Records showed that staff were recruited safely and most people told us there were enough staff on duty to meet people’s needs in a timely way and our observations confirmed this. Call bells were answered quickly and people did not have to wait for support when they requested it.

Records showed that incidents were recorded and reported appropriately and arrangements were in place for checking the environment to ensure it was safe. A fire risk assessment of the building was in place and people who lived at the home had a PEEP (personal emergency evacuation plan) to ensure their safe evacuation in the event of a fire. External contracts were in place to help ensure the building and equipment were well maintained.

Applications had been made appropriately to lawfully deprive people of their liberty when assessments showed this was required. Staff we spoke with had a good knowledge of DoLS and how this impacted on people living in the home.

When people were unable to provide consent, records showed that mental capacity assessments were completed. We viewed mental capacity assessments and found that most were decision specific and discussions took place with relevant people to make a decision in the person’s best interest when they lacked capacity. We found however, that when people required a capacity assessment for more than one decision, the assessments were not all fully completed.

Staff were supported in their role through an induction when they commenced in post and received regular training. Annual appraisals took place and although regular supervisions were not all clearly recorded, staff told us they were well supported and could raise any issues with the registered manager at any time.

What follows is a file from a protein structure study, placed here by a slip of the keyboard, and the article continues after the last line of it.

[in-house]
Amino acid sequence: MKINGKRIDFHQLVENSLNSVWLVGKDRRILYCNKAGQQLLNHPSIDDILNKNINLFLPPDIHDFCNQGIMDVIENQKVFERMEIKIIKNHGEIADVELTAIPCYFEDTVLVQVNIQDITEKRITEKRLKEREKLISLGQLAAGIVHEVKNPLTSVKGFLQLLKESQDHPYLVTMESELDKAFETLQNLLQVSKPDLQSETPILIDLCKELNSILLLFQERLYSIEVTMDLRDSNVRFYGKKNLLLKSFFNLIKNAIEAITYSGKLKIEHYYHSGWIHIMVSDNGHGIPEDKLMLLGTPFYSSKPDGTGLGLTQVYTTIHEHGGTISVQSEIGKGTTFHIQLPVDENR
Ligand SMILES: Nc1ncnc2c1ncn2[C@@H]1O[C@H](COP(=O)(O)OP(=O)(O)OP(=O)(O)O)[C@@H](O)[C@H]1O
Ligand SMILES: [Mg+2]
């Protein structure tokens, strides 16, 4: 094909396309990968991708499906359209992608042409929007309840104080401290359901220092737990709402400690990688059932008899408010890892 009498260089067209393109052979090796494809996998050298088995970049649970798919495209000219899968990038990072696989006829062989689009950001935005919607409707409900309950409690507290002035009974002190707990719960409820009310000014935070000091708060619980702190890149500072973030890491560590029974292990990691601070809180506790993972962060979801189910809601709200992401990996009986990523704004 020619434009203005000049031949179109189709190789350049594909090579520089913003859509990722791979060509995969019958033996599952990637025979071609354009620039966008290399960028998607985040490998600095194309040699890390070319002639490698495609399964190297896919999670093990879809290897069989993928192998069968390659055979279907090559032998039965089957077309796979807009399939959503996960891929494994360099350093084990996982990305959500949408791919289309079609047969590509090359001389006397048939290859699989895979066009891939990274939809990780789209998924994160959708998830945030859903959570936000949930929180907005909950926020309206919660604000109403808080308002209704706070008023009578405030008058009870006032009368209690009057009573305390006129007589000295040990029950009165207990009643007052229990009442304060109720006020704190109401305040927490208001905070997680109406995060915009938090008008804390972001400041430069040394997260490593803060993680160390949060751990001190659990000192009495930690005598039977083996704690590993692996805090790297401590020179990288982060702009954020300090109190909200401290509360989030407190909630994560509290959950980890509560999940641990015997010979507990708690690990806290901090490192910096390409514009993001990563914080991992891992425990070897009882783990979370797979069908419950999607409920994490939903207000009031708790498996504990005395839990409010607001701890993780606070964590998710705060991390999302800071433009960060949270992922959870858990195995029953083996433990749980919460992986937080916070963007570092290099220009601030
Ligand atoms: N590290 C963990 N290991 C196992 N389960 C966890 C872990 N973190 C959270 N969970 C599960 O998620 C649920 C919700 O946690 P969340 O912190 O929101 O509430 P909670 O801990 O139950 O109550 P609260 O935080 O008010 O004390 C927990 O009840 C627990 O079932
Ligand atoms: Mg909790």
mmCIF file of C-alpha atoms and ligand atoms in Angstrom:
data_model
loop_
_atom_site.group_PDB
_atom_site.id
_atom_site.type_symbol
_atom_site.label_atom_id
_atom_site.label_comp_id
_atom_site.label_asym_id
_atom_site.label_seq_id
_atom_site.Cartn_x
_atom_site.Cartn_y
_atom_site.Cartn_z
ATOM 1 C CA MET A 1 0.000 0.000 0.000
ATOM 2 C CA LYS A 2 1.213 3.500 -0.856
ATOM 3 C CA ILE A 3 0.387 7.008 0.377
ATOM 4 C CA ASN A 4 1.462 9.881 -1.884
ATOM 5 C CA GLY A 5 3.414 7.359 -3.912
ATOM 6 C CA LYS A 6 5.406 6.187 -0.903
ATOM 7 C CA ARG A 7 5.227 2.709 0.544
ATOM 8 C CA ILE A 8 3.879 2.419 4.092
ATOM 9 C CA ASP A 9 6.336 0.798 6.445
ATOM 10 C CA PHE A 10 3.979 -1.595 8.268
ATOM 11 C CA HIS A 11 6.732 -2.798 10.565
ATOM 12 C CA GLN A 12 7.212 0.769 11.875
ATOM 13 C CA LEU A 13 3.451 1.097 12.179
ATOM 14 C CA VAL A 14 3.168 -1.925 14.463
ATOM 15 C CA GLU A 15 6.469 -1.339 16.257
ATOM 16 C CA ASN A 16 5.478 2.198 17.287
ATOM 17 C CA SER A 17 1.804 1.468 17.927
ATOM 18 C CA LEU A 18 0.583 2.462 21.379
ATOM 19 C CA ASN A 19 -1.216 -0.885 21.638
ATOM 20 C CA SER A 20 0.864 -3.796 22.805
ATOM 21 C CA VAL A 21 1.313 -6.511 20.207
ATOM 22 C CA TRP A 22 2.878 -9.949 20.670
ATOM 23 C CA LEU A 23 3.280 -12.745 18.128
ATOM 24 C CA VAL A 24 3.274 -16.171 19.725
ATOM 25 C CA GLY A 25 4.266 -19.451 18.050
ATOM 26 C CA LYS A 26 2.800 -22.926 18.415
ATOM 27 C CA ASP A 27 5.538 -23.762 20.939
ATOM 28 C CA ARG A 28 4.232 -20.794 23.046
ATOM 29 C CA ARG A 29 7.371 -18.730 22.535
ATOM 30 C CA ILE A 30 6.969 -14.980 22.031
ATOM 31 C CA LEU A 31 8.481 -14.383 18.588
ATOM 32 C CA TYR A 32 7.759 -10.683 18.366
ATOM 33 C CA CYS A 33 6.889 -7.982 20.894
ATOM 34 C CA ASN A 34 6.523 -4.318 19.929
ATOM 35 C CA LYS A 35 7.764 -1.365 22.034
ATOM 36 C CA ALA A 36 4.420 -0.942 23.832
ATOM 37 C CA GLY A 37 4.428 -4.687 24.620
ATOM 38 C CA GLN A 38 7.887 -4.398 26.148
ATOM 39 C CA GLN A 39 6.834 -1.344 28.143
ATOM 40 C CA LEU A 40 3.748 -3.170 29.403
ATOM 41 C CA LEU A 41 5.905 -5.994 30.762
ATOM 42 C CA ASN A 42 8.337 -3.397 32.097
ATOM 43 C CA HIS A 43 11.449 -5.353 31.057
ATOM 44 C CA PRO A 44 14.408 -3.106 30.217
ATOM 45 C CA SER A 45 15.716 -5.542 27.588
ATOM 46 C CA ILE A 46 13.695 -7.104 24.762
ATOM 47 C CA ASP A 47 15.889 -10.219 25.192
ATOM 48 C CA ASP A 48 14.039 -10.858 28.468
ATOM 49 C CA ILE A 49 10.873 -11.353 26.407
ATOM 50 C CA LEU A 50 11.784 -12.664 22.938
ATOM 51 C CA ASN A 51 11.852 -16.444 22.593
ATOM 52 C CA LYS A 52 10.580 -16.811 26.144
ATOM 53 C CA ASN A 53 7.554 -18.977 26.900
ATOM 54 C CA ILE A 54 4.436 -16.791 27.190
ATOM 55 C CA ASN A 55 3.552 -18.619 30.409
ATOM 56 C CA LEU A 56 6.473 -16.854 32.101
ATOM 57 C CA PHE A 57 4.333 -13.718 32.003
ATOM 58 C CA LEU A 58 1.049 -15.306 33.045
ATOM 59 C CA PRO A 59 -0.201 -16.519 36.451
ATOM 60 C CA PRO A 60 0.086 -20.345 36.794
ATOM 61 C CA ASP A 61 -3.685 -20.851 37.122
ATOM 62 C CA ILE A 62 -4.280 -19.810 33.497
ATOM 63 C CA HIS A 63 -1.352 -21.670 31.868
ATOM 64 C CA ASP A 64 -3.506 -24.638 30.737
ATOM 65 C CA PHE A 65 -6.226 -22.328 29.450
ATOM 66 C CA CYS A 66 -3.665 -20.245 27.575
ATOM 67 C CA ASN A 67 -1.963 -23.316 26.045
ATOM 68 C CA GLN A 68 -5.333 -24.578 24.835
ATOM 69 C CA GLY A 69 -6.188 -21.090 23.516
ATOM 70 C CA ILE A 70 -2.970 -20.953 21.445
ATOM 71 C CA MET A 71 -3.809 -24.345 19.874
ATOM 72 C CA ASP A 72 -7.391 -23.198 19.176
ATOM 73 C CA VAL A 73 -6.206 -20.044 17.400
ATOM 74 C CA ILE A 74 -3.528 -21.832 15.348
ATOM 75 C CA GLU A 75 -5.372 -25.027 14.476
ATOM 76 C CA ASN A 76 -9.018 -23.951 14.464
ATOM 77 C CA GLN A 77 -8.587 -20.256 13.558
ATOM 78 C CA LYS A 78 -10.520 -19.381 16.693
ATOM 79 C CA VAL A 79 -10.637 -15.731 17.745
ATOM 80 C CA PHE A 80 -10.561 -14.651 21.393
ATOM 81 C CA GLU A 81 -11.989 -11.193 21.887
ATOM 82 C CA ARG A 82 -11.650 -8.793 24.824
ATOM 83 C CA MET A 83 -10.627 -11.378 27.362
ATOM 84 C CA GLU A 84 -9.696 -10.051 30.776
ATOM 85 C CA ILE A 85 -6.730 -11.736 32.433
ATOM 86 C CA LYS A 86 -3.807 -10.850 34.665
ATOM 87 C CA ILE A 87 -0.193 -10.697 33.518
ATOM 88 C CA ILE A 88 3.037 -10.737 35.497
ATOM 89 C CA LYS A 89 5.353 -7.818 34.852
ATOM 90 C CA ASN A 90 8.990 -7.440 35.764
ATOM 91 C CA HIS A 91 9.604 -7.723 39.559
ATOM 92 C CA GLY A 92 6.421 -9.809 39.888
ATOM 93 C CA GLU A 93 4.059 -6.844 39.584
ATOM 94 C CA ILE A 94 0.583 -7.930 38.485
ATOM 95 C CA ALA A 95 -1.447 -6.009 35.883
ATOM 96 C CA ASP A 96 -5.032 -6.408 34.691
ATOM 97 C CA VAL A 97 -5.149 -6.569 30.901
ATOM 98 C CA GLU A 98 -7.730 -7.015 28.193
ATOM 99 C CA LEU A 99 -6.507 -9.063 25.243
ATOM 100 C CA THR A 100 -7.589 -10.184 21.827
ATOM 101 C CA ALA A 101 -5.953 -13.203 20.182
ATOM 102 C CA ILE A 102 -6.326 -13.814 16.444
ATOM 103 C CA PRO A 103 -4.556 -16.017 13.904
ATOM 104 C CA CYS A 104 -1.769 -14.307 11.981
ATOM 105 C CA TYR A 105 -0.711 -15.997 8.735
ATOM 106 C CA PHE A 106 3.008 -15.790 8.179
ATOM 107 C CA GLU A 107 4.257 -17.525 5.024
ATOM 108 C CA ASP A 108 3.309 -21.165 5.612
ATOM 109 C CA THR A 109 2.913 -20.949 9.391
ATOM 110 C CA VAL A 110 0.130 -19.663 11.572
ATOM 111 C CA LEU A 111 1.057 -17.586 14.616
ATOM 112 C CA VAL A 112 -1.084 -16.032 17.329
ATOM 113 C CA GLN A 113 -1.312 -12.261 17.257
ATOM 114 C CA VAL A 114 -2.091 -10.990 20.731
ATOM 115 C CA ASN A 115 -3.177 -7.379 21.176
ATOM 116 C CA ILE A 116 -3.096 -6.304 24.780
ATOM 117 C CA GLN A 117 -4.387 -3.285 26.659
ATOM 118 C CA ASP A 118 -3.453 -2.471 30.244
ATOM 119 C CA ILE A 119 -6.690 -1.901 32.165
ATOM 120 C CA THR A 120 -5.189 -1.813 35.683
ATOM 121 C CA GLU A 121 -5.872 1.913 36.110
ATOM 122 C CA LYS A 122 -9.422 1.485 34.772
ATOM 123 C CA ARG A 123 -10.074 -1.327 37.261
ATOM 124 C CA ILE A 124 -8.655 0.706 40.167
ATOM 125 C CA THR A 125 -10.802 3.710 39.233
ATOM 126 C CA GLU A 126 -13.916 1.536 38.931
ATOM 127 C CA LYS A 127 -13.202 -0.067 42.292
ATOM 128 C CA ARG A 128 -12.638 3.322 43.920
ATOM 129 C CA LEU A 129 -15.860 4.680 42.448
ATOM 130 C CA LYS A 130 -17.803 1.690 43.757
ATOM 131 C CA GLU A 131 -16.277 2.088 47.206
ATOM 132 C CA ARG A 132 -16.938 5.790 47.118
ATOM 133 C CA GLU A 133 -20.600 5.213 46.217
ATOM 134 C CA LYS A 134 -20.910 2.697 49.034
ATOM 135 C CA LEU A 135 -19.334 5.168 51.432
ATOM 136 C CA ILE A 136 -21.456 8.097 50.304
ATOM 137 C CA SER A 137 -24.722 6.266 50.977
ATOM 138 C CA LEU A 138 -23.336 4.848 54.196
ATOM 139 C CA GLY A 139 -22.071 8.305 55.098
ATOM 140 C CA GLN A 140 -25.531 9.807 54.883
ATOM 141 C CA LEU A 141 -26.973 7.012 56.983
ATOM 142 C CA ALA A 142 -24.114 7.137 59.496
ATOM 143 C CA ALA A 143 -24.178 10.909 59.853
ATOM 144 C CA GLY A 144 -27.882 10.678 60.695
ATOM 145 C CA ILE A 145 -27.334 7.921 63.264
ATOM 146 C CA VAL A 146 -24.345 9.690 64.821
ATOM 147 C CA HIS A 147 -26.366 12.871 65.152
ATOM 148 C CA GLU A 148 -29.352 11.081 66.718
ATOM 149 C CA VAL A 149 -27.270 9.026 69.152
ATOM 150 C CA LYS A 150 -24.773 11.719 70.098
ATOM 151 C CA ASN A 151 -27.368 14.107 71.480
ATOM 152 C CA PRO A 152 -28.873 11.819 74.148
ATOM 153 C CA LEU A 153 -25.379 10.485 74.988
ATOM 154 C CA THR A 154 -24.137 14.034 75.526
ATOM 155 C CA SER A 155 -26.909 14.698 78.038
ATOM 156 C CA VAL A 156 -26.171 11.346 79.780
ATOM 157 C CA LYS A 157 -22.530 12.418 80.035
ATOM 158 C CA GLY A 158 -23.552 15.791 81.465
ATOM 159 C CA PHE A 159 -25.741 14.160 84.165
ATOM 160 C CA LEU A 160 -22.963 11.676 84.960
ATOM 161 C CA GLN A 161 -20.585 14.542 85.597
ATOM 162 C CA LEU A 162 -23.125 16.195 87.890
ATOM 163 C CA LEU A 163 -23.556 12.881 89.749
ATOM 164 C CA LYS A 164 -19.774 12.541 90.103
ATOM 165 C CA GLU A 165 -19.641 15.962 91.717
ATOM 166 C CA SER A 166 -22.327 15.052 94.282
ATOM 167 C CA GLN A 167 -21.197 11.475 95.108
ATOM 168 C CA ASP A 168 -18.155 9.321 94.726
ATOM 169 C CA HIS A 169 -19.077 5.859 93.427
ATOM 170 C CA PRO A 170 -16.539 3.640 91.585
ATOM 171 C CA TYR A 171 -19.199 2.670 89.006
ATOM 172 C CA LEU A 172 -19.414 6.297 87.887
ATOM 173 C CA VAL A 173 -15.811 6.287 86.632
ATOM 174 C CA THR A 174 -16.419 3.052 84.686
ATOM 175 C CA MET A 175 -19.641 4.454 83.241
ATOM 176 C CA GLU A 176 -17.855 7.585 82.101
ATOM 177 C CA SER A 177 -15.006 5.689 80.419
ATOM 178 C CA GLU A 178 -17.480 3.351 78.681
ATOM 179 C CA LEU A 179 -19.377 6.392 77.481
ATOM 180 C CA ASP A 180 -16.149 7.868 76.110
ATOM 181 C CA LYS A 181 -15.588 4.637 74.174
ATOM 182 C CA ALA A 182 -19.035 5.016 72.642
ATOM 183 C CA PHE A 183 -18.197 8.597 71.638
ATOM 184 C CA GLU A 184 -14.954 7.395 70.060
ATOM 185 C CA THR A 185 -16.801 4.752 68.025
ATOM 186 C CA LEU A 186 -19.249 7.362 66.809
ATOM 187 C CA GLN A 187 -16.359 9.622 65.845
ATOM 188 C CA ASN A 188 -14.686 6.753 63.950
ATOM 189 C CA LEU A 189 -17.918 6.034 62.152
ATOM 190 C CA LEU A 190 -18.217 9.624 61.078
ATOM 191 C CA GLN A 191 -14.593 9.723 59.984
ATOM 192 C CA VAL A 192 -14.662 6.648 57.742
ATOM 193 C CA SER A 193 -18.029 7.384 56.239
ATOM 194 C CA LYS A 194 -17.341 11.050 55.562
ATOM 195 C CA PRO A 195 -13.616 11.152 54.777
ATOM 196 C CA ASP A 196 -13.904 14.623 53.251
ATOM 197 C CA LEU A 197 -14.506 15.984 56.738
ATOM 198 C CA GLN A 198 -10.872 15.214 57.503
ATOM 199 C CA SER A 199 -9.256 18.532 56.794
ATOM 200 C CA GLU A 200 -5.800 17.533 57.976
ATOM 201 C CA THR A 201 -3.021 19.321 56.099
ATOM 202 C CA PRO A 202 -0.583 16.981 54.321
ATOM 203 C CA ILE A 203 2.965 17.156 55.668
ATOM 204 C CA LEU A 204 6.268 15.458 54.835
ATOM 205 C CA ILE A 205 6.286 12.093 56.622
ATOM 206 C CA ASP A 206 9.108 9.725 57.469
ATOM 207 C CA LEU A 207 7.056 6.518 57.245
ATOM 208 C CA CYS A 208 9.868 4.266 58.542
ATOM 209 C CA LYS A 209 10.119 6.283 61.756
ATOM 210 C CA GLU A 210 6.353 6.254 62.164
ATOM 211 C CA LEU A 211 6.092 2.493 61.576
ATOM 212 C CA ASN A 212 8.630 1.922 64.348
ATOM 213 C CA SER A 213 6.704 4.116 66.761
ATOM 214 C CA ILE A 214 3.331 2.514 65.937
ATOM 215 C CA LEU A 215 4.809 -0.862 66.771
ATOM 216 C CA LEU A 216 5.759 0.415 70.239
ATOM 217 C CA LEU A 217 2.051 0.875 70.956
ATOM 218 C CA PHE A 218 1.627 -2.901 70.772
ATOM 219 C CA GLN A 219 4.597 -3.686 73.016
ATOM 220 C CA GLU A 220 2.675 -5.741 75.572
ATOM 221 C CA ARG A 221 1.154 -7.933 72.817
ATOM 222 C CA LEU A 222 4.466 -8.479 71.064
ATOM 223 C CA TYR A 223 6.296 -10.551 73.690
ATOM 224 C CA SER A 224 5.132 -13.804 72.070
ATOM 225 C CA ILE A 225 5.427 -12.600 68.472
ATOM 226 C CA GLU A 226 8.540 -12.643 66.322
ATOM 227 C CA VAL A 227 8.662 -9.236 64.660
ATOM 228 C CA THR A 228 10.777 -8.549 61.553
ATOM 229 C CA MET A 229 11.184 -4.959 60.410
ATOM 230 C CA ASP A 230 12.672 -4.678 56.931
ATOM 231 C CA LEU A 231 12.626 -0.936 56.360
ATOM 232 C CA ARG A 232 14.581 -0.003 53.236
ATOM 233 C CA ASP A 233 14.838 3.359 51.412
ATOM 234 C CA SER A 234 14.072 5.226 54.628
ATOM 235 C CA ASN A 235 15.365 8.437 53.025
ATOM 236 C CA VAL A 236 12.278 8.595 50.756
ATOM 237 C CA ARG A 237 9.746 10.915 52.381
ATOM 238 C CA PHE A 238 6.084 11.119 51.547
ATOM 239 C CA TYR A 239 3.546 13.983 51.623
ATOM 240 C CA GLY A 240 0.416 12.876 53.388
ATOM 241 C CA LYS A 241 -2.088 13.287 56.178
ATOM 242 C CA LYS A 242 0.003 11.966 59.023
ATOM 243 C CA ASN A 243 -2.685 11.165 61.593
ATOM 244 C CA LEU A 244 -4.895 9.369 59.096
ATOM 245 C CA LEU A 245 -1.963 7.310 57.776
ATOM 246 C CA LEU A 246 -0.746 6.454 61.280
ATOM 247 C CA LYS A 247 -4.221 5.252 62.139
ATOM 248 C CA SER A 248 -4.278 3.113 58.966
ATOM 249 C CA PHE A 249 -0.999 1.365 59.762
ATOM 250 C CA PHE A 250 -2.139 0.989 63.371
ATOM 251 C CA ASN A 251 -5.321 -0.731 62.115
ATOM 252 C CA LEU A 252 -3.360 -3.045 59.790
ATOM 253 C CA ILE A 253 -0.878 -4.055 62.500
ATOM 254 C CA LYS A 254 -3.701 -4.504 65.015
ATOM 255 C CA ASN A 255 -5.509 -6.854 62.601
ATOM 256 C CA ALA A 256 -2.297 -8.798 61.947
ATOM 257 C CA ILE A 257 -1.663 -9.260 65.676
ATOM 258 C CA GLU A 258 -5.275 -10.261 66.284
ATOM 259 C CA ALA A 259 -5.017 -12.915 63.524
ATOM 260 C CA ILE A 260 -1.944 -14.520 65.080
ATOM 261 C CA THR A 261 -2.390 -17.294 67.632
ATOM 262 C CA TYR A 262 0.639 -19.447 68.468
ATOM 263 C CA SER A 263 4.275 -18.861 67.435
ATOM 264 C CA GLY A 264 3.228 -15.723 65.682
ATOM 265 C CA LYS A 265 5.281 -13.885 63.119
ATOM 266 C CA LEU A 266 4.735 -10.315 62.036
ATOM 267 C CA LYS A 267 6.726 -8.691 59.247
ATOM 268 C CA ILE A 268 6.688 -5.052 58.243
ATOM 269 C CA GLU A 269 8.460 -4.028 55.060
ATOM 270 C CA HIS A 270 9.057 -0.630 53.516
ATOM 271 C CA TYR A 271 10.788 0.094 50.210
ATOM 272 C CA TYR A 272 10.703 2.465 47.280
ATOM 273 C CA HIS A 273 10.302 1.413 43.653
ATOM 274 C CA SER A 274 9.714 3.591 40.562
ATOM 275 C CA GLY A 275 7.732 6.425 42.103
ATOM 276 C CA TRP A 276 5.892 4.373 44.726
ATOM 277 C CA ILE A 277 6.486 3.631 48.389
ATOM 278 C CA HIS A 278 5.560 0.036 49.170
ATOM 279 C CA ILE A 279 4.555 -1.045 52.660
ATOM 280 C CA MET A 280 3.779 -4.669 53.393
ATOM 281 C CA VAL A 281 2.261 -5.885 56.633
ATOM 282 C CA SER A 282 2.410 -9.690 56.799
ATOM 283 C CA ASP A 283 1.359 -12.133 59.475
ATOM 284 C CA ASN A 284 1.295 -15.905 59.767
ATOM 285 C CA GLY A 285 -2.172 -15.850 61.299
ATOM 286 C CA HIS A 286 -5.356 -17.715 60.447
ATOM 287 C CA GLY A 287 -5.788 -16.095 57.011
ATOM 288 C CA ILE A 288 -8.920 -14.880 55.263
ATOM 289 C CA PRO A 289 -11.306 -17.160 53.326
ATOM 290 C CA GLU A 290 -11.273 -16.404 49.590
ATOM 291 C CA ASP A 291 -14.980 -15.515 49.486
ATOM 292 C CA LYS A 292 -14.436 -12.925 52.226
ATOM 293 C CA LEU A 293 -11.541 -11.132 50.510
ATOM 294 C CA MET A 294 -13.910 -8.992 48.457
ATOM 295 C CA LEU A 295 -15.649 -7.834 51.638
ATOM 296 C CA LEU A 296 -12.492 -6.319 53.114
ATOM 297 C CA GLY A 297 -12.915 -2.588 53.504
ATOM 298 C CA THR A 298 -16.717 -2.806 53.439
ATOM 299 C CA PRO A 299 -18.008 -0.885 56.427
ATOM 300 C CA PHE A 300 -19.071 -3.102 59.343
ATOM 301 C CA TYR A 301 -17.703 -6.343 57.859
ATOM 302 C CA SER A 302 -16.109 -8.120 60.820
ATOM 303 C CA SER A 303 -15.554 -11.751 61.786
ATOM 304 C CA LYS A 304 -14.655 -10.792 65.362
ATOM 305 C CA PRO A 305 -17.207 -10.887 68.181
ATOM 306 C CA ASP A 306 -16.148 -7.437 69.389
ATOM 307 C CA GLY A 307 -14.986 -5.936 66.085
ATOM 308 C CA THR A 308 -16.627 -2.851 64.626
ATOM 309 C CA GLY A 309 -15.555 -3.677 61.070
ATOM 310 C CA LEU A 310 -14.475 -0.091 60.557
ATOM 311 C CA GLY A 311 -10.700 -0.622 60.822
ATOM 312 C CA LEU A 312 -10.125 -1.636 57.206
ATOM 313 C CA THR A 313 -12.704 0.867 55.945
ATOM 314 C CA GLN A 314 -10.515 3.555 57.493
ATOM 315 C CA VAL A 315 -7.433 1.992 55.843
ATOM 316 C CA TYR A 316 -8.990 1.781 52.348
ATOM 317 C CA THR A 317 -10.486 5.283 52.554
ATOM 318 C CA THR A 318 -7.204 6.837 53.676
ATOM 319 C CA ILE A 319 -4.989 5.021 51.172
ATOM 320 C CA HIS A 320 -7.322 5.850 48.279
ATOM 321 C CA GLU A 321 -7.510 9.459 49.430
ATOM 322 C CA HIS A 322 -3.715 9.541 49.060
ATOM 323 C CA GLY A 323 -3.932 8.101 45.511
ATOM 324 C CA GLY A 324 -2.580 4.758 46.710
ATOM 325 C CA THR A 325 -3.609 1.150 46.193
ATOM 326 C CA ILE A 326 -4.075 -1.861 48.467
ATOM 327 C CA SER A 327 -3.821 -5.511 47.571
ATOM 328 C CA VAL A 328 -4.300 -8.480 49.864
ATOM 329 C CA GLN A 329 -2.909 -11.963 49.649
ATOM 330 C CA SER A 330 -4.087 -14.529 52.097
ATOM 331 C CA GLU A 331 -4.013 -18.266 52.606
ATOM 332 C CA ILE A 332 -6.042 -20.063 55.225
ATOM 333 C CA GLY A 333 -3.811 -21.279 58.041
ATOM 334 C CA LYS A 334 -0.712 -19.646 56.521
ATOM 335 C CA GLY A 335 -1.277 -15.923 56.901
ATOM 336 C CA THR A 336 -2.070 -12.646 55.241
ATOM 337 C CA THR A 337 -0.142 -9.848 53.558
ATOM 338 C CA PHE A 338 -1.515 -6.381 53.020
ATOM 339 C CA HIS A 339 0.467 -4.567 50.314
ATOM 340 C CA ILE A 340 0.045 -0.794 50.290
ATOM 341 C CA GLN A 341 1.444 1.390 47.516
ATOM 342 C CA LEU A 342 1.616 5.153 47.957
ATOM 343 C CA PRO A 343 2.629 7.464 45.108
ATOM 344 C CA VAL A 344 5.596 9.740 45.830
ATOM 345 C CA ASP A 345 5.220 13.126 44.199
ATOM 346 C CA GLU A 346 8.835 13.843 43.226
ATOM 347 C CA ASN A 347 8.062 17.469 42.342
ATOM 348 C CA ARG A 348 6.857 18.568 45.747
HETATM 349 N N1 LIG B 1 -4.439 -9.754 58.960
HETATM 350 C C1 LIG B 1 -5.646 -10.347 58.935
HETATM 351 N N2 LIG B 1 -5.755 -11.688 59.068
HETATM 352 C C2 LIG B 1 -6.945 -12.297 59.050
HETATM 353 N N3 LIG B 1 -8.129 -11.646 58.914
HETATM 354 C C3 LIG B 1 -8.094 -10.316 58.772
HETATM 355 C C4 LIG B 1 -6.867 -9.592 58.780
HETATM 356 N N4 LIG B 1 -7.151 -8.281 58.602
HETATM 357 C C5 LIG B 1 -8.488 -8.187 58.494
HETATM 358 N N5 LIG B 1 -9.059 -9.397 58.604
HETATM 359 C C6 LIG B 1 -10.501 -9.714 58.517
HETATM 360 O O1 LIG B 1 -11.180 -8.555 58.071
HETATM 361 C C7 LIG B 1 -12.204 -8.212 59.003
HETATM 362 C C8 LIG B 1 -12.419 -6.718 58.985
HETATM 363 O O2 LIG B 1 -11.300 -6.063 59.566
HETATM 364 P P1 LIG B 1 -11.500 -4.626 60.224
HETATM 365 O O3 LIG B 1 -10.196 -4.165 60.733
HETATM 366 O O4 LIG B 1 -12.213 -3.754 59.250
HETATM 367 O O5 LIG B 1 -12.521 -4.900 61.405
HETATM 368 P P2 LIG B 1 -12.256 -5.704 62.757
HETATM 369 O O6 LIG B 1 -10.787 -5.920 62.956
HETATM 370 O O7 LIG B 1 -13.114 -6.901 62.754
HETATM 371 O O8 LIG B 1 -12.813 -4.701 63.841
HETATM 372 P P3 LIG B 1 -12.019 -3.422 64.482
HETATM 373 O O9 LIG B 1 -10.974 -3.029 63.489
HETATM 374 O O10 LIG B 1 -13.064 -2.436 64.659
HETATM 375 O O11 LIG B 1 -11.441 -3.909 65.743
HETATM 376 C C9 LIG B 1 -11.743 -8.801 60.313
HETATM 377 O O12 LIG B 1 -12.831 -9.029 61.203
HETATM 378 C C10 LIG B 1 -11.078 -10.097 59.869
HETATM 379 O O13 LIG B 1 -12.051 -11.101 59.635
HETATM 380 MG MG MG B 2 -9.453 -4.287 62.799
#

People living in Elderholme were supported by the staff and other external health care professionals to maintain their health and wellbeing. A visiting health professional we spoke with during the inspection confirmed that they received timely and appropriate referrals from staff within the home.

Feedback regarding meals was positive. A menu was on display in the dining rooms and people were asked what meal they would prefer each day. We observed drinks and snacks being provided to people regularly throughout the day and jugs of juice were available in people’s rooms.

We observed staff providing support to people in such a way as to promote their independence and people we spoke with told us staff encouraged them to be independent.

Care plans we viewed showed that when able, people were involved in the creation and review of their care plans. The registered manager told us the service writes to family members twice a year to request they visit the home to review their family member’s plans of care. We viewed one of these letters.

People told us that their religious needs were respected by staff. Elderholme provides support to people at the end of their life and care plans contained advance care plans to help ensure people’s needs and preferences could be met during these times.